[arin-ppml] [Fwd: Draft Policy 2011-5: Shared Transition Space for IPv4 Address Extension]
George, Wes E [NTK]
Wesley.E.George at sprint.com
Tue Feb 22 18:17:45 EST 2011
From: Owen DeLong [mailto:owen at delong.com]
Sent: Tuesday, February 22, 2011 1:08 PM
Subject: Re: [arin-ppml] [Fwd: Draft Policy 2011-5: Shared Transition Space for IPv4 Address
On Feb 22, 2011, at 7:19 AM, George, Wes E [NTK] wrote:
> [WEG] We're going around in circles again. If they were able to
> justify this allocation, they would have already requested it (prior
> to IANA exhaust) in an effort to reduce or eliminate the need for NAT
> in the first place. The problem is that we're trying to insulate
> against something that may or may not happen based on expectation of
> future growth. Assuming that the same ISP already has enough addresses
> for their current customers, it is perfectly legitimate to expect them to transition some of those
existing customers to CGN so that they have address space available for NAT pools, outside AND
> Wes George
Your logic here is flawed. It's entirely possible that they would first attempt to do the right
thing and request a shared block through the policy process falling back to these requests while
they are still possible, but, after exhausting the policy option.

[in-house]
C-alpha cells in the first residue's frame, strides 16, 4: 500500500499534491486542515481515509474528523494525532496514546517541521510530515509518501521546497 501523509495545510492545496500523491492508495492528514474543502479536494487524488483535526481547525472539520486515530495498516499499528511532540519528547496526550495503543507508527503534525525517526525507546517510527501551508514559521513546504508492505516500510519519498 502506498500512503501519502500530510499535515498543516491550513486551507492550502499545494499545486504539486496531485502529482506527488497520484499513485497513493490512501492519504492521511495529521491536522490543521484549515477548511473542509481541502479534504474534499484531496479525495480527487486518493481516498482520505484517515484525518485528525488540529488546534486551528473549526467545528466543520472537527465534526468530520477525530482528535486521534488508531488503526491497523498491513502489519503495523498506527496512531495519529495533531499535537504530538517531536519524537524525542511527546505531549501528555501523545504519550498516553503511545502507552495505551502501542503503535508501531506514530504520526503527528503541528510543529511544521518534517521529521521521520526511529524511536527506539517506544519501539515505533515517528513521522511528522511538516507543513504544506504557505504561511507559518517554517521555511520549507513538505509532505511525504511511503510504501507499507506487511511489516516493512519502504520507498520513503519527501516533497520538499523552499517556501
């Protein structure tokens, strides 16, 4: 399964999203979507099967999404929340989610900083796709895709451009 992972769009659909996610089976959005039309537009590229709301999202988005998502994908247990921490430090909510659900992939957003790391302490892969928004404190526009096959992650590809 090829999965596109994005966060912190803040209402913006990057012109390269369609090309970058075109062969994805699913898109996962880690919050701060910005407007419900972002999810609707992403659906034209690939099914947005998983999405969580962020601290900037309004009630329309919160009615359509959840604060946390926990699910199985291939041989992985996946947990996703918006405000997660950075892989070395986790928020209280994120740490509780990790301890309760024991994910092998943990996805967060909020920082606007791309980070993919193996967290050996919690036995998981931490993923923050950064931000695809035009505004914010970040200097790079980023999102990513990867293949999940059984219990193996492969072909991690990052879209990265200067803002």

[WEG] No, that's not flawed logic, it just doesn't agree with your view. Possible != only course of
action. No matter how good of citizens they're trying to be, if the two are in conflict, "right
thing for the Internet and the world" loses vs. "right thing the company what signs the paycheck"
most of the time.
You criticize them from bringing a study that is not ARIN-specific to the ARIN region for what is a
global issue, but, they tried to address this globally and it failed to achieve resolution.
[WEG] It failed because people were unconvinced by the same arguments that are being used here, but
that's not why I brought regional relevance into the discussion. I gave some of the same criticism
before too. The study is not representative of the pool of devices available outside of the JDM and
so is too narrow in focus for anywhere except Japan.
I think it's pretty simple to provide real evidence to support your point:
Take each of the "usual suspect" manufacturers of CPE gear, and plot out the default block that they
use - look for commonalities (eg do DLink and Linksys use the same default?) as well as what space
is not in conflict with any of them. Compare against what you know about your personal network's
installed base (or failing that, a rough estimate of installed base that is derived from market
share of each manufacturer * your customer size), and characterize the order of magnitude of risk
for each block within 1918, either by /24 or by larger block. If you can show that there's more than
a trivial number of devices populating each block, then that will be good evidence that 1918 isn't
workable. Otherwise we're left with comments like, "well X% of 20M users is still a huge number to
have to reconfigure" without knowing what the value of X actually is.
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